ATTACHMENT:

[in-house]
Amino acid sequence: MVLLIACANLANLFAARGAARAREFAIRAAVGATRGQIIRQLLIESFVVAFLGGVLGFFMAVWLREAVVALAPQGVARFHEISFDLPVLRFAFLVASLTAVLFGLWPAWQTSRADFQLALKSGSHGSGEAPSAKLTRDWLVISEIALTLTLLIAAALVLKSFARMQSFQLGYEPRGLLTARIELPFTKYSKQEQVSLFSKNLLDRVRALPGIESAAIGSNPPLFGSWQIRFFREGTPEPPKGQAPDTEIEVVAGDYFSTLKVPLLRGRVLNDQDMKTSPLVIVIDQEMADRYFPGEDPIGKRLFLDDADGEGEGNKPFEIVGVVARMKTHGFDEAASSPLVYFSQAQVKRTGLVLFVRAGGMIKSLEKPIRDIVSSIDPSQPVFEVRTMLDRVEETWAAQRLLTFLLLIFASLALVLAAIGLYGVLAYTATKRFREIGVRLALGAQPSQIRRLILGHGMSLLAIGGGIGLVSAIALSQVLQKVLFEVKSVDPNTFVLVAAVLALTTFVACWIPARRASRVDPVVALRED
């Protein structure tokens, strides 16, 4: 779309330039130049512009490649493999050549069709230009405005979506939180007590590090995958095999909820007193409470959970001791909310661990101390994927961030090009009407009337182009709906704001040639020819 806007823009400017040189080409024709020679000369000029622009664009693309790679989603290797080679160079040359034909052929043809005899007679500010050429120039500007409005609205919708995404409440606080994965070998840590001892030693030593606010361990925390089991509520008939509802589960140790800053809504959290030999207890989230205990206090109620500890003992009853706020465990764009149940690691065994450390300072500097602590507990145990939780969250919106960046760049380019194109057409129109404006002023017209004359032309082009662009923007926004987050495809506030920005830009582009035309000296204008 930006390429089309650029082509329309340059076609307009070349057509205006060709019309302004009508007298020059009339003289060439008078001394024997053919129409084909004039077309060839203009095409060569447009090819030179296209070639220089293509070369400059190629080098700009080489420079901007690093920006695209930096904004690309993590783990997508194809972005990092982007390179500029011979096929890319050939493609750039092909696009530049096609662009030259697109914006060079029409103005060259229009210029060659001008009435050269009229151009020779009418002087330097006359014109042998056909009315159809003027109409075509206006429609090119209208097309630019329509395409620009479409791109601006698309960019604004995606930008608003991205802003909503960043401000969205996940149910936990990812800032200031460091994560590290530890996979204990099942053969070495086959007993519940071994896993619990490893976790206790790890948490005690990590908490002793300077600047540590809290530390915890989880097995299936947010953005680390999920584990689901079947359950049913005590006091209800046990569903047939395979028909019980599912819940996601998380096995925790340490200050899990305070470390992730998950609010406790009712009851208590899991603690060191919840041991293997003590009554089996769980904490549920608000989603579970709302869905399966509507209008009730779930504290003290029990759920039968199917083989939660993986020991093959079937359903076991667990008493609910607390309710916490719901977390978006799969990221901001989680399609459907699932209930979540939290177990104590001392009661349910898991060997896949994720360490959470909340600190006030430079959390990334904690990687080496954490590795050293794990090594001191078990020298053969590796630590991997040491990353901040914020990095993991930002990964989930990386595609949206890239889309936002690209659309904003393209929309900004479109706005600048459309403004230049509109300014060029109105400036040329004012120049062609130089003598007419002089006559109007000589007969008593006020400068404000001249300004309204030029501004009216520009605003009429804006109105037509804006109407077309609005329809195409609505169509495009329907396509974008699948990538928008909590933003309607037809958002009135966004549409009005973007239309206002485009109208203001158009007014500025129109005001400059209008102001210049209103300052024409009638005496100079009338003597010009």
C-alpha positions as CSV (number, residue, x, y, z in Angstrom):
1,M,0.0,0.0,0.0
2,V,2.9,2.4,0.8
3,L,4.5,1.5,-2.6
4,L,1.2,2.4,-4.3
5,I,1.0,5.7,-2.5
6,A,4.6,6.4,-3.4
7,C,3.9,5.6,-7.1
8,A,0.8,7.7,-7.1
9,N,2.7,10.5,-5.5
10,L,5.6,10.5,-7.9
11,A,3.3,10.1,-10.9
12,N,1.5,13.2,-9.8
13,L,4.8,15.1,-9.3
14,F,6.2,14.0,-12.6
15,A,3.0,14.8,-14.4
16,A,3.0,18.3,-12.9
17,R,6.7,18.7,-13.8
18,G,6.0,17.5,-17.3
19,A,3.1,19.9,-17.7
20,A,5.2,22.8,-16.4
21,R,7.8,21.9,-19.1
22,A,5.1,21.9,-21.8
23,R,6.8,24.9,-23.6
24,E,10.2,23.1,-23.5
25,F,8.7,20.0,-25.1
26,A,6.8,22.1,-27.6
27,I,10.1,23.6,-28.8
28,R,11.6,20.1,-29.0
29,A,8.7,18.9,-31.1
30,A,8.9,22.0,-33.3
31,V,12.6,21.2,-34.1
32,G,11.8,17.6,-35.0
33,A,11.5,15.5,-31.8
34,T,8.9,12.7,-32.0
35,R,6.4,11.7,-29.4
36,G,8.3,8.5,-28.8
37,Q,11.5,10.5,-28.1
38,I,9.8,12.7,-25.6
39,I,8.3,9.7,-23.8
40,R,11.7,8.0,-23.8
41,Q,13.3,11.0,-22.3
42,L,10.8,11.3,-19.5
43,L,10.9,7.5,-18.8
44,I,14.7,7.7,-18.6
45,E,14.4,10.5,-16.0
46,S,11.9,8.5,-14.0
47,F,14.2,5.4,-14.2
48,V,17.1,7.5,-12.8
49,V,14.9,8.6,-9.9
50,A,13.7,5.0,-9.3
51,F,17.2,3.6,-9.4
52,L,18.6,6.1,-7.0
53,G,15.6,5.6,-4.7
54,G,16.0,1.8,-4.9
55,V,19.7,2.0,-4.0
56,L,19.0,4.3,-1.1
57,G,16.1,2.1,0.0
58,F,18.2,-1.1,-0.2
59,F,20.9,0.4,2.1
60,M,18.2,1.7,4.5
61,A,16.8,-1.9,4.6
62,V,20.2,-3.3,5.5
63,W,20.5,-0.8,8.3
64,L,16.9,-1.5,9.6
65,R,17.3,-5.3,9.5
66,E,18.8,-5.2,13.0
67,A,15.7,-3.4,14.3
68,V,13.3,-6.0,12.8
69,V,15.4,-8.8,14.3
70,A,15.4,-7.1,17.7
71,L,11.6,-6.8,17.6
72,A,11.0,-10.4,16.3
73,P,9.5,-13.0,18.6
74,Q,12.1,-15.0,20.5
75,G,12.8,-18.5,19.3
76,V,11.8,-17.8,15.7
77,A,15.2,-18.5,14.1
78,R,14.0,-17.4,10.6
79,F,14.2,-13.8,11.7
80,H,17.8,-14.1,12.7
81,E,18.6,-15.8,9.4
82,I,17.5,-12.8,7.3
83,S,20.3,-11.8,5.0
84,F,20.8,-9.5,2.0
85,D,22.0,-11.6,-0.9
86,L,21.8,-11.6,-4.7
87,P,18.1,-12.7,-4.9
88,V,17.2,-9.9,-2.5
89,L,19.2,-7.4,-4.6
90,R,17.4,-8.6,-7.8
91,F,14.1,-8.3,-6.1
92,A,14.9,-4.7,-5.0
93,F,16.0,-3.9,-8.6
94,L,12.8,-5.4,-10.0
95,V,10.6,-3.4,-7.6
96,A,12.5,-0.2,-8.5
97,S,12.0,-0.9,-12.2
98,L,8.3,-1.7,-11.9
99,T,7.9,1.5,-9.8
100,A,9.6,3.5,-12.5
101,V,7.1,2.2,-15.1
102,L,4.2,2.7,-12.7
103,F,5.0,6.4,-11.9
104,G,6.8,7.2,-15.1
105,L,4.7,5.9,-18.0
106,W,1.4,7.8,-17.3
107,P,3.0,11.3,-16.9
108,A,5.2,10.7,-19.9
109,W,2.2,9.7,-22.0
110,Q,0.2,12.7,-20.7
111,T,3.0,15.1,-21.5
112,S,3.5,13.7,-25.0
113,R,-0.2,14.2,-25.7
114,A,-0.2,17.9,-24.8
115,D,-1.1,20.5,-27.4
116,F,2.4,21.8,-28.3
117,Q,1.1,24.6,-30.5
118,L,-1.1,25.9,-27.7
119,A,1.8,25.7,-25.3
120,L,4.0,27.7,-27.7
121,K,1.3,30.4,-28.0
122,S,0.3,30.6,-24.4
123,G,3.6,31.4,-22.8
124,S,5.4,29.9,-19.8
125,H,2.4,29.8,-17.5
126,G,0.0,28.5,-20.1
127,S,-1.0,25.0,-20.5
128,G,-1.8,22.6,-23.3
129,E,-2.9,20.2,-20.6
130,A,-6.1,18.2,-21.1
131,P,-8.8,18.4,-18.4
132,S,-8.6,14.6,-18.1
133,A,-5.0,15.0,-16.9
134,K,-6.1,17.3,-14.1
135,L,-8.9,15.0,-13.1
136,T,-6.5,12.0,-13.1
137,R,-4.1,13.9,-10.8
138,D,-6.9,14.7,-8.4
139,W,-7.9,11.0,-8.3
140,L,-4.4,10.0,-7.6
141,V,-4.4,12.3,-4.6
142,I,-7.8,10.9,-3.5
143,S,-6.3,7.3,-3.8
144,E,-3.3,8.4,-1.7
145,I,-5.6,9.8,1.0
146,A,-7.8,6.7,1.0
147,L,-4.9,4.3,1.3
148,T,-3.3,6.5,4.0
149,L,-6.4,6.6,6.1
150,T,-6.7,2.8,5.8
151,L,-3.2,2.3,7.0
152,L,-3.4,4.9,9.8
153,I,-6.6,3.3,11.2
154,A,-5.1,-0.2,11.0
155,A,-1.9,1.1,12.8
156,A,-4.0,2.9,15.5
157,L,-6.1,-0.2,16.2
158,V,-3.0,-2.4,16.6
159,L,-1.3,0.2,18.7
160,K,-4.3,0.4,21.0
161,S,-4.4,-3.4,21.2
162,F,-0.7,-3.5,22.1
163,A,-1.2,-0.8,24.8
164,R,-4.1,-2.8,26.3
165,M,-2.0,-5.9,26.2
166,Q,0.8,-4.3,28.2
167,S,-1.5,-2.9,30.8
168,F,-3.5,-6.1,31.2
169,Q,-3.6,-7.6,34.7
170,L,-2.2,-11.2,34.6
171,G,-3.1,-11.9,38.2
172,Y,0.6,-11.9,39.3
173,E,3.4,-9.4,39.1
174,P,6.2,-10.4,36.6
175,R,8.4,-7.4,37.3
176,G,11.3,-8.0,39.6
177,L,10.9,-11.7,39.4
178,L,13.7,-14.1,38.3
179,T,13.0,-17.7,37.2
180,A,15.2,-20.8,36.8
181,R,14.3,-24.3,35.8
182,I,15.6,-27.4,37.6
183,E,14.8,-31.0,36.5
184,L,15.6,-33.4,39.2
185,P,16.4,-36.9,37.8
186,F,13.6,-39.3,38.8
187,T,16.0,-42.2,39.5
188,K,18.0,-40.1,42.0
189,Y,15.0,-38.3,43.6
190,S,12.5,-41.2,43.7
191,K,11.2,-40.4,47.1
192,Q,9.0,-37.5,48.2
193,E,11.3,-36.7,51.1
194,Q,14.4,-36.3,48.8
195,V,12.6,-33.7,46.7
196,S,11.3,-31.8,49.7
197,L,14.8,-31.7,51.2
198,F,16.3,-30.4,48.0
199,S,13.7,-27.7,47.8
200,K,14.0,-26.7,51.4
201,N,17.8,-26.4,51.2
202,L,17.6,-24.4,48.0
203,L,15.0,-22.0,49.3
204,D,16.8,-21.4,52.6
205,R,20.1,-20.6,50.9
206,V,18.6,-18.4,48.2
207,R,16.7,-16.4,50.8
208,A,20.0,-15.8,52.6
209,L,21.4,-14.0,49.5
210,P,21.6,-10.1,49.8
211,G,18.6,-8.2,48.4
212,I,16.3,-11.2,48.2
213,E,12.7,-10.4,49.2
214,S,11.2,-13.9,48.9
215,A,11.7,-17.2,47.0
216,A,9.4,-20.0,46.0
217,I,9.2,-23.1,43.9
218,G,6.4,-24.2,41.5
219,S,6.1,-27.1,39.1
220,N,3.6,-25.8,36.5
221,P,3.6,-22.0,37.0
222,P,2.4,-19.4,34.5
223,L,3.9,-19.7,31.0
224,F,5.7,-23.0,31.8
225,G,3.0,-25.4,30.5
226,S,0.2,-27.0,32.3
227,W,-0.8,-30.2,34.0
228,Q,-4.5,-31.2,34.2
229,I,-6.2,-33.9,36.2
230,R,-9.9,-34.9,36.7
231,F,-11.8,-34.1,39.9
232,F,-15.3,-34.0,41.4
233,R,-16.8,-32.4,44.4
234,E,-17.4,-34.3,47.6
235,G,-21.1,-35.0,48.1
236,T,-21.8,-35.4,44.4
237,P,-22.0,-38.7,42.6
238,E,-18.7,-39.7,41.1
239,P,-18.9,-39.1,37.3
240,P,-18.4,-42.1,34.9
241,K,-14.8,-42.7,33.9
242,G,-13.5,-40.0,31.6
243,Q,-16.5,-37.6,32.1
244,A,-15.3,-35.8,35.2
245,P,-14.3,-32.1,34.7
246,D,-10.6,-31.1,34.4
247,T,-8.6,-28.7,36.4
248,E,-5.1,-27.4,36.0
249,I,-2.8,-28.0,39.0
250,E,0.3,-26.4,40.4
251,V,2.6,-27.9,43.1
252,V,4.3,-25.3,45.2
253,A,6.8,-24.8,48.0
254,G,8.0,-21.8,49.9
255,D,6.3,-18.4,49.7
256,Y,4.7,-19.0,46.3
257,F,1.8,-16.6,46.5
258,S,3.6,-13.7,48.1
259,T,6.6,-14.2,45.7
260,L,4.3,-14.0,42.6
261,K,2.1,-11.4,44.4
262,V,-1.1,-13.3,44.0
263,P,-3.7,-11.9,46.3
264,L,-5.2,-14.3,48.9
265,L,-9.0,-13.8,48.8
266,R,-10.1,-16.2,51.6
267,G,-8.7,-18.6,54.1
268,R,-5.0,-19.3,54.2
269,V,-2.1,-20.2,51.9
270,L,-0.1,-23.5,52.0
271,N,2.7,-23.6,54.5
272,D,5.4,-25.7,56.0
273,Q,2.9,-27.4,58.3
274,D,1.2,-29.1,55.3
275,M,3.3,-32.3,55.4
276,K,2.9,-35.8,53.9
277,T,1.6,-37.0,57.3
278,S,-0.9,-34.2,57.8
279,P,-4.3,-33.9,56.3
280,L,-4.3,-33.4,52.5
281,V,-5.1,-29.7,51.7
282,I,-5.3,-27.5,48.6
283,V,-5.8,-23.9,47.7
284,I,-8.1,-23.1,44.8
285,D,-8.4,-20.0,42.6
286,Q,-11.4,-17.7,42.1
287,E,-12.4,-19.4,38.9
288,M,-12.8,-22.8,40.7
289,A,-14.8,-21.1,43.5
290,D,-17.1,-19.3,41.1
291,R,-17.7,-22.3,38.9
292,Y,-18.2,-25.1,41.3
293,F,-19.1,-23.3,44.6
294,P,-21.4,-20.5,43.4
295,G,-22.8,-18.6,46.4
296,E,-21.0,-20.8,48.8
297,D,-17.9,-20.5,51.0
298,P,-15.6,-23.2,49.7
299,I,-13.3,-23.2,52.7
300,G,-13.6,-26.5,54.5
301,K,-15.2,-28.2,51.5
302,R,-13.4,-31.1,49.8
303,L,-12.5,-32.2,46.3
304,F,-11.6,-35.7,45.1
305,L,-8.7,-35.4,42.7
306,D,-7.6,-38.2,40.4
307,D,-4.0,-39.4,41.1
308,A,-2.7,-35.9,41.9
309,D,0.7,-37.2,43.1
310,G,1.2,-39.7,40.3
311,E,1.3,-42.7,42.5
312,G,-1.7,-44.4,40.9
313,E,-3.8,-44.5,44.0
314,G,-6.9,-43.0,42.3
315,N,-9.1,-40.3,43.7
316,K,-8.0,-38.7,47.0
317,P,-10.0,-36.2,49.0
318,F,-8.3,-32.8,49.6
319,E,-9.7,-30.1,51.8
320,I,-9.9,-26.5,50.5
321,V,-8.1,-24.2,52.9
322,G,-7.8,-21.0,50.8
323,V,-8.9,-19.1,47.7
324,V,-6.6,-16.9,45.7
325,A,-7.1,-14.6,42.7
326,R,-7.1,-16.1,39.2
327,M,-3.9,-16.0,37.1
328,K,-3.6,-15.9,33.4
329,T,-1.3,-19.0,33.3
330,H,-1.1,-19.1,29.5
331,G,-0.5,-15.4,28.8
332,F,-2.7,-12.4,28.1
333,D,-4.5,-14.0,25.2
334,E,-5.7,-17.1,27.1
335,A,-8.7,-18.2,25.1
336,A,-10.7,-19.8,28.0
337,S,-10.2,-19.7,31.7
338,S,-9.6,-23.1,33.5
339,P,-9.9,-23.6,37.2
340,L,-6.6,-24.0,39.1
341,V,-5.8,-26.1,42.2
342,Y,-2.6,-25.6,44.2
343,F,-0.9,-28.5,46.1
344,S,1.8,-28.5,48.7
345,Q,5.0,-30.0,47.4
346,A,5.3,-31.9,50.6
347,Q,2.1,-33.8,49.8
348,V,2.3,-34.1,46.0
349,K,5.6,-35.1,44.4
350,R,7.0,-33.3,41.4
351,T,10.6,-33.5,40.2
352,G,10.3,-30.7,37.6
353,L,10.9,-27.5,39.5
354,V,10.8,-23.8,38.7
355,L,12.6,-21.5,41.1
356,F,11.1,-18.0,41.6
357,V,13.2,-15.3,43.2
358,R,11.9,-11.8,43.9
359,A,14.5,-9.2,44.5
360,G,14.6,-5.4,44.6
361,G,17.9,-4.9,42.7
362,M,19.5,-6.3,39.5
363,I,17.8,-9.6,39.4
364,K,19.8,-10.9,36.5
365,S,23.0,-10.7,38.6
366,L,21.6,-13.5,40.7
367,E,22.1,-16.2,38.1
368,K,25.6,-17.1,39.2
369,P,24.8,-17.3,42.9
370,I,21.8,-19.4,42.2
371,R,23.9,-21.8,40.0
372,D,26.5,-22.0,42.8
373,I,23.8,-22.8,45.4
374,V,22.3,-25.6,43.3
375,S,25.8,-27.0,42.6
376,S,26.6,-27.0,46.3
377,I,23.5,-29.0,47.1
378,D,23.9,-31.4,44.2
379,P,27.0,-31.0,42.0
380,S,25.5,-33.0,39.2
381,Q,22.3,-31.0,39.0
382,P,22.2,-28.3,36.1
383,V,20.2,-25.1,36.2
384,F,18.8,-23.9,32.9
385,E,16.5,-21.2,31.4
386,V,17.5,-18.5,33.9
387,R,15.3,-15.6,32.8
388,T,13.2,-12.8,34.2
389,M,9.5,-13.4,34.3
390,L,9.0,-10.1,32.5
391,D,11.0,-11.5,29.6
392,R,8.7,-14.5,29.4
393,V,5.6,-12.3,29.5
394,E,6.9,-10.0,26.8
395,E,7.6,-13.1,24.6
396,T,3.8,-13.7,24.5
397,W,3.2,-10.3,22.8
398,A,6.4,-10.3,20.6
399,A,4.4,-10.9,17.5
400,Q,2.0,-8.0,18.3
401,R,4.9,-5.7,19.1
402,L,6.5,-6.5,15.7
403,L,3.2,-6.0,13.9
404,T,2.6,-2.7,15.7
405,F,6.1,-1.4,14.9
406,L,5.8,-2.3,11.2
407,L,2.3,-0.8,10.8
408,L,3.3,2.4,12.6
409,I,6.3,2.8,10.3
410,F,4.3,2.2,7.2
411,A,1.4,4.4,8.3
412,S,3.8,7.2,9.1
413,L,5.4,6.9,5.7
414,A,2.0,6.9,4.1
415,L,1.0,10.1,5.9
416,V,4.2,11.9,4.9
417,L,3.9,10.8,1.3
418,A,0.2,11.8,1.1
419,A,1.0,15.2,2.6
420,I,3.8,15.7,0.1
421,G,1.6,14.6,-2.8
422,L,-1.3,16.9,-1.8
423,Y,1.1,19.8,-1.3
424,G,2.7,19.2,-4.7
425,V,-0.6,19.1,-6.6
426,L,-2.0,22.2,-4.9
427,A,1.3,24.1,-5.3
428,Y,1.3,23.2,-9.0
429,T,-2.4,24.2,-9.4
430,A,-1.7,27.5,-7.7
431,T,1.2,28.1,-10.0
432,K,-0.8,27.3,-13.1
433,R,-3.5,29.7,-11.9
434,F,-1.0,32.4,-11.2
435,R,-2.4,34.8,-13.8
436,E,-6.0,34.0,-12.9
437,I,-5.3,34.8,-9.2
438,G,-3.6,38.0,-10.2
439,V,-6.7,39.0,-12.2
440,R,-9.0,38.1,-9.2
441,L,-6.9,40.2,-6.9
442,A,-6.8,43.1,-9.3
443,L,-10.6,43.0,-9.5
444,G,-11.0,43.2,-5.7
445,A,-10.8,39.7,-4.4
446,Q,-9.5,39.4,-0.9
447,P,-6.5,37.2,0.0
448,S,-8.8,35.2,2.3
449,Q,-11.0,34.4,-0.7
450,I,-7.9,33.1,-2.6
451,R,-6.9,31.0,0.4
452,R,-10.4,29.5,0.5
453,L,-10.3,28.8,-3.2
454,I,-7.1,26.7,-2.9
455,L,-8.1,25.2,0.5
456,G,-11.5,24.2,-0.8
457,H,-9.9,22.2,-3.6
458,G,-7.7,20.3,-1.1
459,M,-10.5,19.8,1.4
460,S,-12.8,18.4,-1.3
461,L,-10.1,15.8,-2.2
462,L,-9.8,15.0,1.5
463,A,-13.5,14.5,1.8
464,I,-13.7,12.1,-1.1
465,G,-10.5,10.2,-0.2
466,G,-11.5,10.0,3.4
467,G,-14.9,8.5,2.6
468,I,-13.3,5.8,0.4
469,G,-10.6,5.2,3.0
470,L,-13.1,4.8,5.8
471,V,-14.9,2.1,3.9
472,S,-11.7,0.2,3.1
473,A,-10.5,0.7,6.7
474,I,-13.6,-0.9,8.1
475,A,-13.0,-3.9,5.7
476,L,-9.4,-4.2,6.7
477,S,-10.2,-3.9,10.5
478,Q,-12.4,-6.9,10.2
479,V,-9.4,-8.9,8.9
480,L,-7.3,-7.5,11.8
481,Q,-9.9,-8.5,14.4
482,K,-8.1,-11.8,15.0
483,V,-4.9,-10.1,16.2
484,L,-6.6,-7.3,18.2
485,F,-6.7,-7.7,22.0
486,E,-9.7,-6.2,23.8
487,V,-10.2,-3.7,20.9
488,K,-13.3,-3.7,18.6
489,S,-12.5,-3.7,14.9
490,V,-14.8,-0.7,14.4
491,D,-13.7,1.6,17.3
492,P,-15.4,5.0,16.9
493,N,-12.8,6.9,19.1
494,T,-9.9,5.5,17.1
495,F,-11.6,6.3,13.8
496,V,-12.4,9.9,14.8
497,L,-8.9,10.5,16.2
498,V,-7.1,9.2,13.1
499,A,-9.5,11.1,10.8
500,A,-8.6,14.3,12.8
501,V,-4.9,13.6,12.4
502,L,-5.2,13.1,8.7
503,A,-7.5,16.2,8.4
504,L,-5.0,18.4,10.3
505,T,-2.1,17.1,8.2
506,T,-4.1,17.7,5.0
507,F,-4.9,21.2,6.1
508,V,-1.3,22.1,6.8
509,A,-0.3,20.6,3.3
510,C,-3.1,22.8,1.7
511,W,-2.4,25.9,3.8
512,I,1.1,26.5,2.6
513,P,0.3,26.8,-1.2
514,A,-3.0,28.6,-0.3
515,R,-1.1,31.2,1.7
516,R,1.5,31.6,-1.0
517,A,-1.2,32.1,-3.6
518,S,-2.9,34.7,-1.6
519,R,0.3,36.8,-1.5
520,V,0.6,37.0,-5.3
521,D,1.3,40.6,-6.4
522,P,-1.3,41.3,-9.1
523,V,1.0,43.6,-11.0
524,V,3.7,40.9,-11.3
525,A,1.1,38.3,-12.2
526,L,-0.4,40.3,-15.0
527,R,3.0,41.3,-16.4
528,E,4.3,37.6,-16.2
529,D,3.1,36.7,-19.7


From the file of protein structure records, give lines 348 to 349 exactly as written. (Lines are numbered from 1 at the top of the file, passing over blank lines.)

344,S,1.8,-28.5,48.7
345,Q,5.0,-30.0,47.4